"[The Life You Save May Be Your Own] is a pilgrimage through four lives transfigured by faith and creativity."—Patrick Giles, Los Angeles Times Book Review

"The four writers featured in Elie's deft biography are American Catholics, and Elie focuses his study on the spiritual and aesthetic development of each, tracing not only their early struggles with faith and doctrine, but how their belief systems fused with their lives and their creative and public works. The book itself is an unconventionally structured biography, presenting the chronologies of the subjects' lives not in disparate chapters but in fugue-like vignettes that alternate from writer to writer every three of four pages, making for a dramatic read . . . A splendid look at the largely ignored link between spirituality and American art."—Eric Miles Williamson, The Christian Science Monitor

"Fluently written and well-constructed . . . Readers who take seriously the struggle of prophets and writers to 'pass it on' will be rewarded by Paul Elie's pilgrimage."—Tara Fitzpatrick, Chicago Tribune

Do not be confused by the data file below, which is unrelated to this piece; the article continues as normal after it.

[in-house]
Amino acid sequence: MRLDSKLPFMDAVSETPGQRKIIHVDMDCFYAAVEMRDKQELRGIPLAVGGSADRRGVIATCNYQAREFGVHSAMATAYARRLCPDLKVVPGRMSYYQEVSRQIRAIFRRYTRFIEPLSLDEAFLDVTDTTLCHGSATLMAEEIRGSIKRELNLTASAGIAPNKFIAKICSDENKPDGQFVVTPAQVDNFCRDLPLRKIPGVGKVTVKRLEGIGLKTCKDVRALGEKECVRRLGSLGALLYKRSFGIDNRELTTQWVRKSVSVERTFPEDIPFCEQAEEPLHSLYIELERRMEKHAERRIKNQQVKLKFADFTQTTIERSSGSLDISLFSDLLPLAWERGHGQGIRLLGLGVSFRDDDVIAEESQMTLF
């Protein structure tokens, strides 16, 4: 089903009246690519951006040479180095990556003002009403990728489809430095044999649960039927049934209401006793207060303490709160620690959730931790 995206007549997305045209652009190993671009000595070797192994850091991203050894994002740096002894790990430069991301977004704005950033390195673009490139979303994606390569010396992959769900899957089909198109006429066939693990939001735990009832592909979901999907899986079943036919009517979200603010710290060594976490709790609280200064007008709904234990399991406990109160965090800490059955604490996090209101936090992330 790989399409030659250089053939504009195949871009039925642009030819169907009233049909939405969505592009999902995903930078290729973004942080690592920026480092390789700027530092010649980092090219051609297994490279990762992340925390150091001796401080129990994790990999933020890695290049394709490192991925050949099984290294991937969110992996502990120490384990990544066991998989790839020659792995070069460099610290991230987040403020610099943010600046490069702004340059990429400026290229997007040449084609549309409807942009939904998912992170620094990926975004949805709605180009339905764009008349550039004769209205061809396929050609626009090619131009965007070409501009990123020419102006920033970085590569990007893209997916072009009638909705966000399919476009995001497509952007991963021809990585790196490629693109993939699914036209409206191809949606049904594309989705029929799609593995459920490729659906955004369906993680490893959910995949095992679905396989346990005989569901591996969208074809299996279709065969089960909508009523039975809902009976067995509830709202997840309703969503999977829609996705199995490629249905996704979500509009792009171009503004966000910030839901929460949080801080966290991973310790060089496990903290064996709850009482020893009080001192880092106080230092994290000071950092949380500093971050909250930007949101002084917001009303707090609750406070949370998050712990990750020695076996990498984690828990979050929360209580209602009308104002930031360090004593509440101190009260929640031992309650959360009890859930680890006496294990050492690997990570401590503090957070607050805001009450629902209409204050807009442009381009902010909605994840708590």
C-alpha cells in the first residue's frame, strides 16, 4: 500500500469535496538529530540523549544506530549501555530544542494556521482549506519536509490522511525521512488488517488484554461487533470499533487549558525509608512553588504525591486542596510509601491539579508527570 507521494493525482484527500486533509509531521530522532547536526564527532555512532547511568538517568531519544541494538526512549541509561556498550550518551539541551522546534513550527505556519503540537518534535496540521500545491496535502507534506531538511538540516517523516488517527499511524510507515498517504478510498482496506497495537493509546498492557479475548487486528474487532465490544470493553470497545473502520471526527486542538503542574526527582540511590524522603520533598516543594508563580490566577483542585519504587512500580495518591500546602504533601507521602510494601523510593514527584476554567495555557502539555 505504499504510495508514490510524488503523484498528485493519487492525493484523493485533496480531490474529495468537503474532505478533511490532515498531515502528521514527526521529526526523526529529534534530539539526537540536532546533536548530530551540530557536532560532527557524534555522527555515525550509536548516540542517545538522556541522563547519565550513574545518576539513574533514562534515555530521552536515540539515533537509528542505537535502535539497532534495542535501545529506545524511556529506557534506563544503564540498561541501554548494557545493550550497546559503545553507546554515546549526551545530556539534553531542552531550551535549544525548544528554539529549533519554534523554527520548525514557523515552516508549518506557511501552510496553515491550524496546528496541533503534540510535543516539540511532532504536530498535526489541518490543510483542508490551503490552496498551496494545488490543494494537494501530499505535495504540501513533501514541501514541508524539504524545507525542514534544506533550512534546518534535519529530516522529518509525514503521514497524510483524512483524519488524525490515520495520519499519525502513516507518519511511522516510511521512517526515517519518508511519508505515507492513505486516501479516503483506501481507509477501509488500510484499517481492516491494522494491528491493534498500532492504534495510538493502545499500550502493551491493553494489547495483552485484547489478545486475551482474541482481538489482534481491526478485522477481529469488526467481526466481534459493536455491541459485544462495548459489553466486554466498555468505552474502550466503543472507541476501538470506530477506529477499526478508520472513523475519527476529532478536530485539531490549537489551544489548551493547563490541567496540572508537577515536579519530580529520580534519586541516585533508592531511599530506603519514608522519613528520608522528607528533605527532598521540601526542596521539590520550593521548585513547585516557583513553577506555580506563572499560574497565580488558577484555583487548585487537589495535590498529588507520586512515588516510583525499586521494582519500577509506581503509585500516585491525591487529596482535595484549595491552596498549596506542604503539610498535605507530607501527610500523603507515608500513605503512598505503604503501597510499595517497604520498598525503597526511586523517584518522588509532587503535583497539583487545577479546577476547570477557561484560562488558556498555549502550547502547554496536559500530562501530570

"In The Life You Save May Be Your Own, Paul Elie weaves the lives of four American Catholic writers—Dorothy Day, Thomas Merton, Flannery O'Connor, and Walker Percy—into a story of literary endeavor fueled by religious conviction. This is one of those rare works of criticism that bend and refract the light of other books into a pure, shining beam of insight all its own . . . Elie carefully sets the writers against the background of changes in American society: the postwar years, the civil rights movement, the Vietnam era. He describes Percy wrestling with segregation, O'Connor's racism, Day's peace activism, and Merton's tug-of-war between involvement in the world and retreat. Their first books—Merton's Seven Storey Mountain (1948), Day's The Long Loneliness and O'Connor's Wise Blood (both 1952), and Percy's The Moviegoer (1961)—were greeted as major arrivals. What Elie provides for us is the intense effort that led up to those books—the life lived, the distillation of experience, the long hours spent alone, the risky moments of exposure and hope. Then he traces the trajectories to the end of their careers. With power and grace, Elie imagines himself into their worlds. He goes seamlessly from life to life, chronologically, making connections, establishing road signs. His prose is both elegant and dramatic, and his sense of pace impeccable . . . Best of all, Elie makes us want to renew our acquaintance with these writers' works for the purposes of our own quests . . . Whatever your spiritual orientation, whatever the destination of your pilgrimage, this is a book that will take you someplace new. More than anything else, The Life You Save My Be Your Own is a love story of books and readers and writers. Graceful and intelligent, it demonstrates how books can imprint themselves on our hearts and lead us toward light."—Susan Larson, The San Diego Union-Tribune